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8 August, 2001

BRRRR! A Visit to the CRREL (Cold Regions Research and Engineering Lab)

Before visiting the Cold Regions Research and Engineering Lab (CRREL) in Hanover, New Hampshire, I had conjured up pictures in my mind of icebergs and freezing temperatures. Although the research that is conducted there is all connected to cold regions and reactions of materials to freezing temperatures, our visit mainly took place outside in 90+ temperatures. It was anything but cold!

Ammonia burned our noses as we entered our first lab and jerked

us to attention. Leonard Zabilanski, General Engineer, explained that it is used as a refrigerant because it is the safest. Tongue-in-cheek, he said, "It's a wake-up call. If the cold doesn't get you, the ammonia will!" He explained that the work done in his lab is involved with ice testing. Frazil ice and its effect on the river locks are studied. Scientists are trying to find ways to keep winter flooding from happening when frazil ice blocks river systems. They study what happens in the field and numerical models are generated. Then models are built and tested in the lab and the numerical data is compared. We walked along a model of a lock system and jumped the "river". The model created a way to divert frazil ice away from the locks and allow ships to pass with no ice jams. Later the models are built to scale and tested in the environment. Many studies are conducted in this parcticular lab that concern the effect of frazil ice on fish, the development of ice breaking ships, controlling ice jam floods, and developing ice control structures.

Being a driver from the Chicago area, I was parcticularly interested in the testing being done on road building materials. Winter plays havoc with cars by making huge potholes in northern highways. A huge garage-like building at the CRREL site houses the basins where these tests are conducted. Roads are built in the basins with sensors under the gravel. Asphalt of different materials is paved on top, and in some tests the roads are taken through many freeze/thaw cycles. One road basin is testing two materials: a geo-grid material made of plastic and a geo-textile made of carpet material. A huge accelerated load car runs tires over the strips at such an incredible rate that twenty years of data can be generated in just two weeks. When the tests are finished, huge bulldozers dig up the roads, and new tests are set up in the basins. Our guide told us that the preliminaryresults from these tests are very promising, so I am hoping to see improved roads near my house soon!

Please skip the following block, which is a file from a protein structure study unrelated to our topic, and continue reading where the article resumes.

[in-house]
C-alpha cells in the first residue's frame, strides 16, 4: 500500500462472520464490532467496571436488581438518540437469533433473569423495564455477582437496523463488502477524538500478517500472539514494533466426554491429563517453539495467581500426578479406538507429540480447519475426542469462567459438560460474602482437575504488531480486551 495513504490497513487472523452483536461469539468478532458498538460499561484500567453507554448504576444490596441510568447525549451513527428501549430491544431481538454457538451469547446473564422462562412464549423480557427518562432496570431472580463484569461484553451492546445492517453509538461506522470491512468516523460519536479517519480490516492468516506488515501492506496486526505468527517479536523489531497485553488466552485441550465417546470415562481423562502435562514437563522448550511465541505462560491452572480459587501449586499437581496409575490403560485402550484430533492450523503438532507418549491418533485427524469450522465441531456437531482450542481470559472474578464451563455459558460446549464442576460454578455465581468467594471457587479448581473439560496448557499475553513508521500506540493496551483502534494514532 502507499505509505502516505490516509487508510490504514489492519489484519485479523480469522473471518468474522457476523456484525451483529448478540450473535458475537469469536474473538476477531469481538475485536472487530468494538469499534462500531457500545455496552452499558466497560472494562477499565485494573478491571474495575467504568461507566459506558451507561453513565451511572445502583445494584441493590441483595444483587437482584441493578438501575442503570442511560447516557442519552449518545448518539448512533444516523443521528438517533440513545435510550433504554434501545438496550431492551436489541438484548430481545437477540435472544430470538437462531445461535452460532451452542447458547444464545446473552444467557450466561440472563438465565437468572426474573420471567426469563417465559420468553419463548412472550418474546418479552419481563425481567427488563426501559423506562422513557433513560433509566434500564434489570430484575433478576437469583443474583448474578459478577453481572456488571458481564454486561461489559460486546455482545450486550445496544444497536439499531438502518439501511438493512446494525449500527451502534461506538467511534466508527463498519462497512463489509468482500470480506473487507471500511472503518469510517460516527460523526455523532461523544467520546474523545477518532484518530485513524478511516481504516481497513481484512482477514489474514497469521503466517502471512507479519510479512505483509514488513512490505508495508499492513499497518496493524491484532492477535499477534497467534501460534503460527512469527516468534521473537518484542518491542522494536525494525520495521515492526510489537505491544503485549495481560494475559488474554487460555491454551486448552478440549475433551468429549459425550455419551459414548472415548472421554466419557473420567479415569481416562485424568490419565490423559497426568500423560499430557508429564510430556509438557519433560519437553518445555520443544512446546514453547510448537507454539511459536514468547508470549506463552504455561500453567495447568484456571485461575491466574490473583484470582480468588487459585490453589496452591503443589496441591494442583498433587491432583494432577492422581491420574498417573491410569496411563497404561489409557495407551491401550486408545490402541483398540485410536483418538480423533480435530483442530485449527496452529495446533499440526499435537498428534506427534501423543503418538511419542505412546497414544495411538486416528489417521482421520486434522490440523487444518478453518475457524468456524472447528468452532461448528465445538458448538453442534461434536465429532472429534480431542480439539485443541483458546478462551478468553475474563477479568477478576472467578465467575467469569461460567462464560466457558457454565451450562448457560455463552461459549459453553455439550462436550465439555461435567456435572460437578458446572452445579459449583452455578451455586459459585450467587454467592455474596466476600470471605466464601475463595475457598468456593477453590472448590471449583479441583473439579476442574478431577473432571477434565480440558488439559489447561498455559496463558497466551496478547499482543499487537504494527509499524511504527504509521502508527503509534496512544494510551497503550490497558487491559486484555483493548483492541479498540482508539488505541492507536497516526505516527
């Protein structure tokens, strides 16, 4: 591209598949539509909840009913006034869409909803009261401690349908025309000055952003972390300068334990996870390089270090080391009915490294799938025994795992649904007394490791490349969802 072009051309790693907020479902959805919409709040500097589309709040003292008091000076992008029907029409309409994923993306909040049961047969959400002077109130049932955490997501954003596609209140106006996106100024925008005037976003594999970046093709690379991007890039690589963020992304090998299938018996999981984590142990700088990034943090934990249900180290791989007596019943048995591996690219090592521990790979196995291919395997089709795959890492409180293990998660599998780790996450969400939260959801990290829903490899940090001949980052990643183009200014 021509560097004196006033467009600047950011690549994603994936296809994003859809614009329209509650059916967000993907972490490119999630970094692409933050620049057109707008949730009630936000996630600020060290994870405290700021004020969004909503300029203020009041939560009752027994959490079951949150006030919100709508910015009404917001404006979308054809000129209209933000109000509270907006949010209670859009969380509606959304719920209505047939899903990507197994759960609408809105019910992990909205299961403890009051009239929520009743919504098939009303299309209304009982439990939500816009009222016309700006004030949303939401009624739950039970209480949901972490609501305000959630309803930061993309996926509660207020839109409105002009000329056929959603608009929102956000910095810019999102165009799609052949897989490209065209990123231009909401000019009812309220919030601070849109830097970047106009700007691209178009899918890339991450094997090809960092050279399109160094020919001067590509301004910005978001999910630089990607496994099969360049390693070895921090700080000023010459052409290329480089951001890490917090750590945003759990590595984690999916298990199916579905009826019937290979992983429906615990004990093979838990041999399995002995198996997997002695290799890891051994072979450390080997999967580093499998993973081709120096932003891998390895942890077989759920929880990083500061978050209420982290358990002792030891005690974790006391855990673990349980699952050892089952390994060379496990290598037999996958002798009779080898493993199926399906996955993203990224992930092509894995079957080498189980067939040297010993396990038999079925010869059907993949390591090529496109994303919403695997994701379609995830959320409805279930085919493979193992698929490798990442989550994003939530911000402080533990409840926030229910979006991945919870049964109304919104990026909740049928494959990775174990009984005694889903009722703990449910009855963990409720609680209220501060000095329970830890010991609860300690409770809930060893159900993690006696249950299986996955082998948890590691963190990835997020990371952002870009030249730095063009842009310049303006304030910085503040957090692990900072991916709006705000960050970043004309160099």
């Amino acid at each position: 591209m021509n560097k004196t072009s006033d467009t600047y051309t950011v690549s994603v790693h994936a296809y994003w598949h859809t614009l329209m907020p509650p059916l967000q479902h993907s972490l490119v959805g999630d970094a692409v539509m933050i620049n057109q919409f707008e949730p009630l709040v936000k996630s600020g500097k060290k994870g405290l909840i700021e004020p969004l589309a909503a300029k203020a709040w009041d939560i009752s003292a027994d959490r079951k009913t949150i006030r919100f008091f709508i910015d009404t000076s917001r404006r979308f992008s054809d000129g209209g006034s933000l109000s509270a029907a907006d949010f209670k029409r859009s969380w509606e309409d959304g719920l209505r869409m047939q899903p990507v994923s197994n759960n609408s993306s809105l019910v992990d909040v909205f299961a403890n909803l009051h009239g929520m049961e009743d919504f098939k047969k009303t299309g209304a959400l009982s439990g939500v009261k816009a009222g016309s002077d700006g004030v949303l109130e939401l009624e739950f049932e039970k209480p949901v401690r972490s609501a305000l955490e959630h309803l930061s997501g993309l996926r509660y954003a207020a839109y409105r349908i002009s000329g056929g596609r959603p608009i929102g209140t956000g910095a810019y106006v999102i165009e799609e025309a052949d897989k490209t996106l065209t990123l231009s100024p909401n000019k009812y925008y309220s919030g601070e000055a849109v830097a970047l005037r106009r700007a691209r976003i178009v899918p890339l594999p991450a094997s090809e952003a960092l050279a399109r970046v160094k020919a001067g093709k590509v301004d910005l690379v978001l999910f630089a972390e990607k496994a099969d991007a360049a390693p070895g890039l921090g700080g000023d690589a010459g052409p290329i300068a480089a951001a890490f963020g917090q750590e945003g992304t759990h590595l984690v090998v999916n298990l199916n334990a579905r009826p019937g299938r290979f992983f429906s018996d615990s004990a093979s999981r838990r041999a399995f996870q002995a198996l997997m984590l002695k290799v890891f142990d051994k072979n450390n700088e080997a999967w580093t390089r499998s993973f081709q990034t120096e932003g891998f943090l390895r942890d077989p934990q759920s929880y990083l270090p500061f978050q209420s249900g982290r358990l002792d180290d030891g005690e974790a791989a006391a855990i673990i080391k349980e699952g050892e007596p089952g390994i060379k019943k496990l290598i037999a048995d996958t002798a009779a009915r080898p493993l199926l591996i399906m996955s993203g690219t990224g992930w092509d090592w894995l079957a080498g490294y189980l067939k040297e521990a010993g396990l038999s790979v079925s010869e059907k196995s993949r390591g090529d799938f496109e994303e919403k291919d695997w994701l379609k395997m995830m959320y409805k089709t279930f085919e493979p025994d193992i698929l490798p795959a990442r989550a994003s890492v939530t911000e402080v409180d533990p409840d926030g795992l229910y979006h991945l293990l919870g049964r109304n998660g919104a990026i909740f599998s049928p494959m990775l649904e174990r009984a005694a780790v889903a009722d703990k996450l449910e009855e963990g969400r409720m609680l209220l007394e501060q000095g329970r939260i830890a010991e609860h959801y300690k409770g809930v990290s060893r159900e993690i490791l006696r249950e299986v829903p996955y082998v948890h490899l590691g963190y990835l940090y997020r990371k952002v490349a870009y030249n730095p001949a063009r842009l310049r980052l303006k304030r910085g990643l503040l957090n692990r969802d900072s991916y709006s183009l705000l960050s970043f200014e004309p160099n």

After hiking around the thirty acres of CRREL property in 90 degree temperatures, we found shivering relief in the minus twenty-five degree cold room of the lab. It provided quick relief by cooling our overheated skin, and fogged our glasses, momentarily blinding those of us who needed them. It was parcticularly interesting to see Deb Meese's frozen samples taken from Greenland. Deb, a principal investigator working with CRREL and the TEA program, had shared her work and discoveries in the ice cores with us yesterday.

2. Civilian workers build test roads in CRREL lab basins. Here a worker is burying sensors under the gravel using a trowel, while another worker organizes the sensor wires.

3. Deb Meese stored her Greenland ice core samples in the cold room at CRREL.

1. Hard hats must be part of a scientist's equipment when building models in a lab, which is similar to a construction site. Models are used to test variables before trying expensive solutions in the real environment.

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